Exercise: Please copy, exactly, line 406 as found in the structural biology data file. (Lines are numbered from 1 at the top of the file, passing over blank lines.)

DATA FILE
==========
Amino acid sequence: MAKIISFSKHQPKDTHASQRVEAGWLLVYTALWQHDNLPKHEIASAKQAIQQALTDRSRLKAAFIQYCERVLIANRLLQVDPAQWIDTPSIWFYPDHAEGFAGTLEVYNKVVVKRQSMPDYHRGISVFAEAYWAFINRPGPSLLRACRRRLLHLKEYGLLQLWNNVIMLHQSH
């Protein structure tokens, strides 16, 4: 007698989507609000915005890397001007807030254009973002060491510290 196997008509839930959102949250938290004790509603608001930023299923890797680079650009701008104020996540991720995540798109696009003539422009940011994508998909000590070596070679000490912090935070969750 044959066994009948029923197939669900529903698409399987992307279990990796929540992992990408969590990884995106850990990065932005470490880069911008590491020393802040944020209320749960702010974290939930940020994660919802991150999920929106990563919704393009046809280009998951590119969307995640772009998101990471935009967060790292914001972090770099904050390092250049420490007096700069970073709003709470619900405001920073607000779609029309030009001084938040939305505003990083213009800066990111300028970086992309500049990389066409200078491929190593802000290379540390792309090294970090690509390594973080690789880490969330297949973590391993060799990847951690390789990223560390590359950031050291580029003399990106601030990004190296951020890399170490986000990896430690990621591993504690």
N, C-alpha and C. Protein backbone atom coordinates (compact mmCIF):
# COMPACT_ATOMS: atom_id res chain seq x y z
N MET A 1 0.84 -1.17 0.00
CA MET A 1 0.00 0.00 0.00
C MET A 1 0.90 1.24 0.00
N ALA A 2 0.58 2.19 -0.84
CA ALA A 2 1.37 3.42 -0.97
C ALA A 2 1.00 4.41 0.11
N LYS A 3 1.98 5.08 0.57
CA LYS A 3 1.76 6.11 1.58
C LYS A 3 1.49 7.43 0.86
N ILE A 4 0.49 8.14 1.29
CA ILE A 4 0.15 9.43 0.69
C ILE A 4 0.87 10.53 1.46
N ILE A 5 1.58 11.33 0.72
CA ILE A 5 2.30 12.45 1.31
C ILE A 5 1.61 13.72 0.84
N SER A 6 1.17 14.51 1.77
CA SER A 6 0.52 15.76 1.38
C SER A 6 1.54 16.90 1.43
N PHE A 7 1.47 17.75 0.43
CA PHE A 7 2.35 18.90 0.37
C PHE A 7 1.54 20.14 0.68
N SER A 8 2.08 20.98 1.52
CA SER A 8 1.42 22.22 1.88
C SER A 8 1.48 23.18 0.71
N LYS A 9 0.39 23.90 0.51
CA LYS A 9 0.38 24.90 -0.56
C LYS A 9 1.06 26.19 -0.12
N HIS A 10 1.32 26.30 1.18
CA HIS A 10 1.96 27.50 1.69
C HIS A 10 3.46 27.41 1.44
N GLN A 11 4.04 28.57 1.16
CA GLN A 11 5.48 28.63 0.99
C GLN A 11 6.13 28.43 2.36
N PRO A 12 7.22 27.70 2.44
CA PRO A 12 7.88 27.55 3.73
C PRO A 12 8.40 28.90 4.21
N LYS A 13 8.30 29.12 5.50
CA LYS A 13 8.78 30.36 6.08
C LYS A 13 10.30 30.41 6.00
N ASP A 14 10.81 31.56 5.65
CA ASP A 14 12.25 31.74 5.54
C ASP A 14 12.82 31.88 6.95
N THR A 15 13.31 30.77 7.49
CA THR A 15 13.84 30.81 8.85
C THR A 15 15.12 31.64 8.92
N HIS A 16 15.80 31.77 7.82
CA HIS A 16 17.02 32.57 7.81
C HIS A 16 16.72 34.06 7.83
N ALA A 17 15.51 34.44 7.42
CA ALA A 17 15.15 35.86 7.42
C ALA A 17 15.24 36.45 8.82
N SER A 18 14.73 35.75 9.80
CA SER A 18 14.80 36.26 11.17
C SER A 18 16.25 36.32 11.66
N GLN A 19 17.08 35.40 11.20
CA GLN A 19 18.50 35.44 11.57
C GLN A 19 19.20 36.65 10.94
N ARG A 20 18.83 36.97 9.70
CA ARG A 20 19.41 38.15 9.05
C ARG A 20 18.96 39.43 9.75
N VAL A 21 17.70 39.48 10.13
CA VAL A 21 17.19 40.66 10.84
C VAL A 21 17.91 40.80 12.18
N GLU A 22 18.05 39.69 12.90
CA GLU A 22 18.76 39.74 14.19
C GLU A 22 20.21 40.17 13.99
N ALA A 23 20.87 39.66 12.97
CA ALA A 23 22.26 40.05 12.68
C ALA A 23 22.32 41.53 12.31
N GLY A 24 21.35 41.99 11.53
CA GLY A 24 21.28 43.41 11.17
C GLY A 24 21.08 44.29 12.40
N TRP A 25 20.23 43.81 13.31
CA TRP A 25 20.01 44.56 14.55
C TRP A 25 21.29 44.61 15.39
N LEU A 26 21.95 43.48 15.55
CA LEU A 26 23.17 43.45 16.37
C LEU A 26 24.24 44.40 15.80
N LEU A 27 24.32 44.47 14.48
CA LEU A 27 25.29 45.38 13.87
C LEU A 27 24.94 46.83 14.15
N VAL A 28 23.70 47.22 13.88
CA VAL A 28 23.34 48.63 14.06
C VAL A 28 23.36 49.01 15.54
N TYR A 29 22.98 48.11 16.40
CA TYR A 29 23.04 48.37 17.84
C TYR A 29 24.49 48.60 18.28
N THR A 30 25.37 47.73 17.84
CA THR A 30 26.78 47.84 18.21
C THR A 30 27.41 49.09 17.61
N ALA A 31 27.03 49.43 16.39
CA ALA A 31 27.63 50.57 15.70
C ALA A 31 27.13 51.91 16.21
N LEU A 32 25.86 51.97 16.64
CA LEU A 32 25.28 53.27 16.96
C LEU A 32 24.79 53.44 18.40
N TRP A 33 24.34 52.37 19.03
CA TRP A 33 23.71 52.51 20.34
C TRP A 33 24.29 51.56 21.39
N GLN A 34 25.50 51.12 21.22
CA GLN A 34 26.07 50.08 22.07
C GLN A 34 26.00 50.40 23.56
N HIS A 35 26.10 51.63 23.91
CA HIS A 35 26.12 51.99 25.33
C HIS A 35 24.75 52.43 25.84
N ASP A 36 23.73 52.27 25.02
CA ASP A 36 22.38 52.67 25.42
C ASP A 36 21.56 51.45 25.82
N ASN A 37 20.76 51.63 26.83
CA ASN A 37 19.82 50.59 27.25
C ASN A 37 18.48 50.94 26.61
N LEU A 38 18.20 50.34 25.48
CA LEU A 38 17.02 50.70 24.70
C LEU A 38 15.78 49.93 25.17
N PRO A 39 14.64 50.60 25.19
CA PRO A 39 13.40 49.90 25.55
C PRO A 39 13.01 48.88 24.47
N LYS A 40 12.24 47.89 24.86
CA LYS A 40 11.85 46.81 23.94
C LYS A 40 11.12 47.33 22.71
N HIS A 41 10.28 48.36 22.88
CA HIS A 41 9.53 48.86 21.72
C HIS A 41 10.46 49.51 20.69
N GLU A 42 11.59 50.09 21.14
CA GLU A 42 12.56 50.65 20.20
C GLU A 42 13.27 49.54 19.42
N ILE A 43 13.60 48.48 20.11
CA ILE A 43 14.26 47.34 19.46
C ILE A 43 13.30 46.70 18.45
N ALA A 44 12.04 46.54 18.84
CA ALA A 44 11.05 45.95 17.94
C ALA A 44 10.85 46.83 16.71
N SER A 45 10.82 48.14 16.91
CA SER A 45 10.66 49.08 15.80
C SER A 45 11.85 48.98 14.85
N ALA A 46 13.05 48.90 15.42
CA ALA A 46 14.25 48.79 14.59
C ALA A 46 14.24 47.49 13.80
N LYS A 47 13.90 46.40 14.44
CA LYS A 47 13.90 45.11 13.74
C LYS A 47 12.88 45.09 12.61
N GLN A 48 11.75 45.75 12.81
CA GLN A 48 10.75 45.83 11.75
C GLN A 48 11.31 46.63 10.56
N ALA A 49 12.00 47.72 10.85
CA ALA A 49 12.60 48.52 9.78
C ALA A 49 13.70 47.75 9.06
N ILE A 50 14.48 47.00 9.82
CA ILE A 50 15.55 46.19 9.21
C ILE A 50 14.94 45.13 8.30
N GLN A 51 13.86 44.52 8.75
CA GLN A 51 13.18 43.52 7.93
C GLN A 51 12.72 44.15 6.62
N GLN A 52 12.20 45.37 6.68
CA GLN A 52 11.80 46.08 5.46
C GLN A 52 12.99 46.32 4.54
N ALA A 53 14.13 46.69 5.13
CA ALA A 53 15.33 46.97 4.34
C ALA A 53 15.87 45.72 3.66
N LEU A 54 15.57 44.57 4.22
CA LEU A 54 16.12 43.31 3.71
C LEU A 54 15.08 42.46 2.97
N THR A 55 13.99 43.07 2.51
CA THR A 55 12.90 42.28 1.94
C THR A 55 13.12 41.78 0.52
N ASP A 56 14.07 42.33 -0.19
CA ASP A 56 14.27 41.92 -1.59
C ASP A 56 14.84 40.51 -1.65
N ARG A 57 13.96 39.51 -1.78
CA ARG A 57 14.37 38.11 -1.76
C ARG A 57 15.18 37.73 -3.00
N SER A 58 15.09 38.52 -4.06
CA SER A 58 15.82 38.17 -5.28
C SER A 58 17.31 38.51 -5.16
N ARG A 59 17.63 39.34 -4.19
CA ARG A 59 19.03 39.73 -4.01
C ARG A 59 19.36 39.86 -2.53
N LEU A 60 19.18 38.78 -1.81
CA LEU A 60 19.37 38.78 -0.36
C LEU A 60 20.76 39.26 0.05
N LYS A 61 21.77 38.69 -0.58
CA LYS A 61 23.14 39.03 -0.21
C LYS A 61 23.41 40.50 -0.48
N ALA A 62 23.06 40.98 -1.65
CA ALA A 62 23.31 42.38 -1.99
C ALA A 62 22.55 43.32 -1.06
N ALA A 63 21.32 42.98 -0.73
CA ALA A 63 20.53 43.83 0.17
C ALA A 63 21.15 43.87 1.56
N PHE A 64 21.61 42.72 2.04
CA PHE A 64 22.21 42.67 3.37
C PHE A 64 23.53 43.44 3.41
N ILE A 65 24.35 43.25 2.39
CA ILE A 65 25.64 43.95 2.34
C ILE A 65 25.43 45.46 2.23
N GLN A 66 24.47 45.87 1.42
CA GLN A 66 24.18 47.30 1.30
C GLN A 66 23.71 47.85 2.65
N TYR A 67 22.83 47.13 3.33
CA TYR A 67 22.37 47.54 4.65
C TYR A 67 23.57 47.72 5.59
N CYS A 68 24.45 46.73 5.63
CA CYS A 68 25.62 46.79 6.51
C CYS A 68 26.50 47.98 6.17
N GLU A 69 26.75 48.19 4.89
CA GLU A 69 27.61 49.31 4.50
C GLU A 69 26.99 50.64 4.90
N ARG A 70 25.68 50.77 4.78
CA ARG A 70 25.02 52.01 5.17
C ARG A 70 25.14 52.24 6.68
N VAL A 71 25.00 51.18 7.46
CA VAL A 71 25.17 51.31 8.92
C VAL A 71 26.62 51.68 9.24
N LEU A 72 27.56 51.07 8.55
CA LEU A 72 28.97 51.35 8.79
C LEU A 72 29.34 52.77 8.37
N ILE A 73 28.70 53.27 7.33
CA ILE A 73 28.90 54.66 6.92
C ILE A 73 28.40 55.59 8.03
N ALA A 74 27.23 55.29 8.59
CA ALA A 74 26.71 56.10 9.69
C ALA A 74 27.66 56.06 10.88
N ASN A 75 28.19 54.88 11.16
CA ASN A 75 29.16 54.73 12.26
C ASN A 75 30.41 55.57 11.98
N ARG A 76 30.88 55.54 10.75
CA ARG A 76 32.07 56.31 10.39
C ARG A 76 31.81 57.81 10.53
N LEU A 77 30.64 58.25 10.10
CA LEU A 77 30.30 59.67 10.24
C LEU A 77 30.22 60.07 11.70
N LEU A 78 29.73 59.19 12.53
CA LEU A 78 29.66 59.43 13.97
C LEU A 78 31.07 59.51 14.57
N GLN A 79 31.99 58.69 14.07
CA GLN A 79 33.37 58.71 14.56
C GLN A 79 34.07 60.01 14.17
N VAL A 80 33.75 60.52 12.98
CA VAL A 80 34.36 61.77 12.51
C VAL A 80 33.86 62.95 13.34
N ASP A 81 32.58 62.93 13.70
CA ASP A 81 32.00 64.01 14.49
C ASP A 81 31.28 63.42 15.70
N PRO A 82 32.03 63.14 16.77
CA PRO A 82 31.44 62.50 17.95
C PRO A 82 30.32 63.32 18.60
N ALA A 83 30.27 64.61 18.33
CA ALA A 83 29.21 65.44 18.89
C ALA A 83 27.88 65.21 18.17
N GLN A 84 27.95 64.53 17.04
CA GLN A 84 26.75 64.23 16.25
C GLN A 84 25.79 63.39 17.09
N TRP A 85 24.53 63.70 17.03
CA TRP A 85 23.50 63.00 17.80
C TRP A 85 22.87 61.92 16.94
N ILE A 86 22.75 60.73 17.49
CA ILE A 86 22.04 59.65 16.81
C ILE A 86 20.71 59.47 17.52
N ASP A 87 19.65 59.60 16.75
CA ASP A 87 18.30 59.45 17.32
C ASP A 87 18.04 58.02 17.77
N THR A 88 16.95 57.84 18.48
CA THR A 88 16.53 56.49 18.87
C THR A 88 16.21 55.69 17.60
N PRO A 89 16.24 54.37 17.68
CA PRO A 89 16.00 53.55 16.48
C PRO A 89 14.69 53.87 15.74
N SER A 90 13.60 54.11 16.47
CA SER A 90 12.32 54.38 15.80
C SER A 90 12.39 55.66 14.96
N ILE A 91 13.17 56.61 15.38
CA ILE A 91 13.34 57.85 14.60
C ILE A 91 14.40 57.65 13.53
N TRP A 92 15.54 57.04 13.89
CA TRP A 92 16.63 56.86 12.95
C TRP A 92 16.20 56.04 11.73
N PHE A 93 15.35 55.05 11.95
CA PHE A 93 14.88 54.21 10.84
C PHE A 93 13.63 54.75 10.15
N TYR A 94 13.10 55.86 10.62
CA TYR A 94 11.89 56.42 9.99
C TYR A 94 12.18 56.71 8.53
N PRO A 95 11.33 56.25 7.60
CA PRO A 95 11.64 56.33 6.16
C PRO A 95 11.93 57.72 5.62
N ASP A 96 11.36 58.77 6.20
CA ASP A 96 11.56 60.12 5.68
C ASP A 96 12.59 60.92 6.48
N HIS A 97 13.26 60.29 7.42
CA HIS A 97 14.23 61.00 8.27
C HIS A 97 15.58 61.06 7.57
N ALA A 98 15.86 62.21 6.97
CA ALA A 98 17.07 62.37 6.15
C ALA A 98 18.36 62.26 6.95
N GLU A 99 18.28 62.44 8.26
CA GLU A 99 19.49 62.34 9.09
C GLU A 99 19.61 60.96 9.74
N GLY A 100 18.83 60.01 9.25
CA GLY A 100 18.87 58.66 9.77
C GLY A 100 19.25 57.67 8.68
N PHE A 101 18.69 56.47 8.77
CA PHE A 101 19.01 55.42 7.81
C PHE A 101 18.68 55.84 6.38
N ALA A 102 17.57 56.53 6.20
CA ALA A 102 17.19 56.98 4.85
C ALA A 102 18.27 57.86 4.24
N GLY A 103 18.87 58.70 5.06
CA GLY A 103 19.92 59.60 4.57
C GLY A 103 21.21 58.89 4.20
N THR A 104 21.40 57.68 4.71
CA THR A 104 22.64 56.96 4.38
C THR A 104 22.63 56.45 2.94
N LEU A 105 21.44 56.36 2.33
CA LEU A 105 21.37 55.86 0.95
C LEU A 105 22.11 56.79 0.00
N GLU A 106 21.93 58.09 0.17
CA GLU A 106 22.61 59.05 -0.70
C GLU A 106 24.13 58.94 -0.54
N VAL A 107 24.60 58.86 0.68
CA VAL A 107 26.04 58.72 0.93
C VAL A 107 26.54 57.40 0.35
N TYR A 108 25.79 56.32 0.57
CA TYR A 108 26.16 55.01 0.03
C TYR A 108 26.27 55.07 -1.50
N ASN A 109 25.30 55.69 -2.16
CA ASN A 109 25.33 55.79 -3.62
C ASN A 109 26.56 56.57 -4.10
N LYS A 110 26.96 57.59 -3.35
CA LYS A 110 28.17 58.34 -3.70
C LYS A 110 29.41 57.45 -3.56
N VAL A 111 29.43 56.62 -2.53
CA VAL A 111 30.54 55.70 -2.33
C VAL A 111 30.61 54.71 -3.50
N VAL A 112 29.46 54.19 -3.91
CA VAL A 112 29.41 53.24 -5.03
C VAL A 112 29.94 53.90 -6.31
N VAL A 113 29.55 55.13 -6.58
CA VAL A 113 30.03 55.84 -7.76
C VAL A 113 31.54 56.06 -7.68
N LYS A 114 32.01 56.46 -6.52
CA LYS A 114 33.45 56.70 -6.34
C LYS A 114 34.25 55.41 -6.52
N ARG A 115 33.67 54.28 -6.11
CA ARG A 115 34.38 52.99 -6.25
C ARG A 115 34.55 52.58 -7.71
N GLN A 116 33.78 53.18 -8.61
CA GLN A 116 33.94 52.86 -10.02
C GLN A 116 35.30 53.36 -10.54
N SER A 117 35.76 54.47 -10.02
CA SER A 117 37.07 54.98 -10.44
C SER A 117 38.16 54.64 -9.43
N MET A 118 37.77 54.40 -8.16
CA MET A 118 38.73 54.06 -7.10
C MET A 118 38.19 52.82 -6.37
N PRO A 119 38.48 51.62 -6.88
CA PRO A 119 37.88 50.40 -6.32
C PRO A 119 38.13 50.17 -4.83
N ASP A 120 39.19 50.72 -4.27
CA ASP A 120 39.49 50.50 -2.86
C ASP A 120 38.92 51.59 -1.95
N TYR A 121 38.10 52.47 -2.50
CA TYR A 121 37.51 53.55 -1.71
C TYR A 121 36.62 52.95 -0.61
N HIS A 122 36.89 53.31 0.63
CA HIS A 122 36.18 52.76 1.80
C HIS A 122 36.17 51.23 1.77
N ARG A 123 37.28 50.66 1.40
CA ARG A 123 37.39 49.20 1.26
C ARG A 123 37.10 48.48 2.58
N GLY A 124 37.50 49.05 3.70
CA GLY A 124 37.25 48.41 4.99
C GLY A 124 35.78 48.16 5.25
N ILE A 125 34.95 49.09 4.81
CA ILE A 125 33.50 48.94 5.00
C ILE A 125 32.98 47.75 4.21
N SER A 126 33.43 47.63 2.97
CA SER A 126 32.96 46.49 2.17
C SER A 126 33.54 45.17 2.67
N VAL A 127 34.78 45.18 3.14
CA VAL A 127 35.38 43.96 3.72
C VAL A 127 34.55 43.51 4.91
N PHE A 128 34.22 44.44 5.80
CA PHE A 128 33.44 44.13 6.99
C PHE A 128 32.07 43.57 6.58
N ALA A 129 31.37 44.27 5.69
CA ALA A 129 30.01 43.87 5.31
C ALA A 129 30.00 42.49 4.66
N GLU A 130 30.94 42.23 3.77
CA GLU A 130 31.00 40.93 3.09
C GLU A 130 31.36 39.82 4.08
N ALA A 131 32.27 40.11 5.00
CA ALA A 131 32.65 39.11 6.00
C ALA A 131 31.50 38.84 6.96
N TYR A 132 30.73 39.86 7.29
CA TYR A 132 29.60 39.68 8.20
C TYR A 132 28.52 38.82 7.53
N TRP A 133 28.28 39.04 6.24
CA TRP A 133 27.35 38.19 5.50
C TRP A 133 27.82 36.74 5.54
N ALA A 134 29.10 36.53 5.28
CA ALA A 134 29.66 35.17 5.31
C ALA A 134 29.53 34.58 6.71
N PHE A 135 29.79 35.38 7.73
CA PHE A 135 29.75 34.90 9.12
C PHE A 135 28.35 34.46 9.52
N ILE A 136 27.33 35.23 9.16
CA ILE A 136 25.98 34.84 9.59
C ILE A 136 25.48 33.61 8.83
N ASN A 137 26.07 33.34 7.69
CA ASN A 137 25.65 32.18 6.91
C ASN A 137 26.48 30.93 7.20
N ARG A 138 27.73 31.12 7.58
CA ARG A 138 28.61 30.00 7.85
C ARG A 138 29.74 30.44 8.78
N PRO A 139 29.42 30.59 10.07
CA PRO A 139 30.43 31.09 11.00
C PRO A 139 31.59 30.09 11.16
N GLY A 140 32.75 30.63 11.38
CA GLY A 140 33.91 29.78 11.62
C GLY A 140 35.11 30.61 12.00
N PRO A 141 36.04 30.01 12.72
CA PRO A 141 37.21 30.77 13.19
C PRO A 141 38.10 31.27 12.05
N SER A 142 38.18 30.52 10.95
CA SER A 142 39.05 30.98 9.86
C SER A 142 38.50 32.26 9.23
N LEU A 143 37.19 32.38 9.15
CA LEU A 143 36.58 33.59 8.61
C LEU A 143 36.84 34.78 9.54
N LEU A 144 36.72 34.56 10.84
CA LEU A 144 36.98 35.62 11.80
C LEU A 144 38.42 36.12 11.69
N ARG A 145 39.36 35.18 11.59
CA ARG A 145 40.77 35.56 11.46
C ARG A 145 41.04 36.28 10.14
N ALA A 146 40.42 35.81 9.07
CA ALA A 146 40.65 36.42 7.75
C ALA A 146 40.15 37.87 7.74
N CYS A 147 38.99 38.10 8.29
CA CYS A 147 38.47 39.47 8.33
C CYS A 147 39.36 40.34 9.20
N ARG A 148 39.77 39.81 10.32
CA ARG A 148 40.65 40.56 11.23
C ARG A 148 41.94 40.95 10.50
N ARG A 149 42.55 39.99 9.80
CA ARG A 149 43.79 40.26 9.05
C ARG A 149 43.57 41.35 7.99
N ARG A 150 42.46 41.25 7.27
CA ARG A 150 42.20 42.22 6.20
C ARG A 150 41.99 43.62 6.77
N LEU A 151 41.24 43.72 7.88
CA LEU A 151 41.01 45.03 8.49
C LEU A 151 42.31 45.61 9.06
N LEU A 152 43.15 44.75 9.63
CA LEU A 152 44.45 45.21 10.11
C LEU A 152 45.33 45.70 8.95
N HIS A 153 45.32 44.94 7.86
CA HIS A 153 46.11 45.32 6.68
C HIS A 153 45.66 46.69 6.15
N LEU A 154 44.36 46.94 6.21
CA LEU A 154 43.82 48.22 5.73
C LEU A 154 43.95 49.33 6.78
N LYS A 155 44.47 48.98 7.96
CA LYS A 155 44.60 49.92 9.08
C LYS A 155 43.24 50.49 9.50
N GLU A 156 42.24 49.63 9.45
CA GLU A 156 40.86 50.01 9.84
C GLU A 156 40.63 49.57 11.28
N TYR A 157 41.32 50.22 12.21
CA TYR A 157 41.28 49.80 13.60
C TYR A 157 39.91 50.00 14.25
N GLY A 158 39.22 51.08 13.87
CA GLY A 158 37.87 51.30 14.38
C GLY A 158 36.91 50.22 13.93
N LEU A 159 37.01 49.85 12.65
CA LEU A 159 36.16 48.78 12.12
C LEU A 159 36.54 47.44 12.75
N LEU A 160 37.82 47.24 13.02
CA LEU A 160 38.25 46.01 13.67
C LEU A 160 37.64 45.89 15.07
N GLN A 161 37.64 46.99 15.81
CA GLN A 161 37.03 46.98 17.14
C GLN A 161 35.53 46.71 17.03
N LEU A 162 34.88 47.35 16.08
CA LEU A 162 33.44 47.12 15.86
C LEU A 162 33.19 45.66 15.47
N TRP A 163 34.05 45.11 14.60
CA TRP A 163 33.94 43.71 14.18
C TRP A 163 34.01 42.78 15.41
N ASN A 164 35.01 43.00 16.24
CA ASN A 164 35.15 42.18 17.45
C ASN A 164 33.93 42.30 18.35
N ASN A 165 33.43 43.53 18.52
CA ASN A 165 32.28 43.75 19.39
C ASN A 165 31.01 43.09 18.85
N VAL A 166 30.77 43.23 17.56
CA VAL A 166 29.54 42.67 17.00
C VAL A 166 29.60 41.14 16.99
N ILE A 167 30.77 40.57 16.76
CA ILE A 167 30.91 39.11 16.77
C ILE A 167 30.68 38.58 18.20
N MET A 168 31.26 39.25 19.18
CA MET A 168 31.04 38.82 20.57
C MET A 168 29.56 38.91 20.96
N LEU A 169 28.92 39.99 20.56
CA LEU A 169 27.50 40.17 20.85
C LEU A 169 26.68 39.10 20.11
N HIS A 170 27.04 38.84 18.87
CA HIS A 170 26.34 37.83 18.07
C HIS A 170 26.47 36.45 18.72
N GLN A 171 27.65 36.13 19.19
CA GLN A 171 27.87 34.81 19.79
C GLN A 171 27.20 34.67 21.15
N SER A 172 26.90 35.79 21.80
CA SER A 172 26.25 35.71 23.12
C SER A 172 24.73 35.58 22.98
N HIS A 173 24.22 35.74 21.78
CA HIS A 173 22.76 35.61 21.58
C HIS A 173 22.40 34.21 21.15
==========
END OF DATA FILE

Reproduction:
C ALA A 134 29.53 34.58 6.71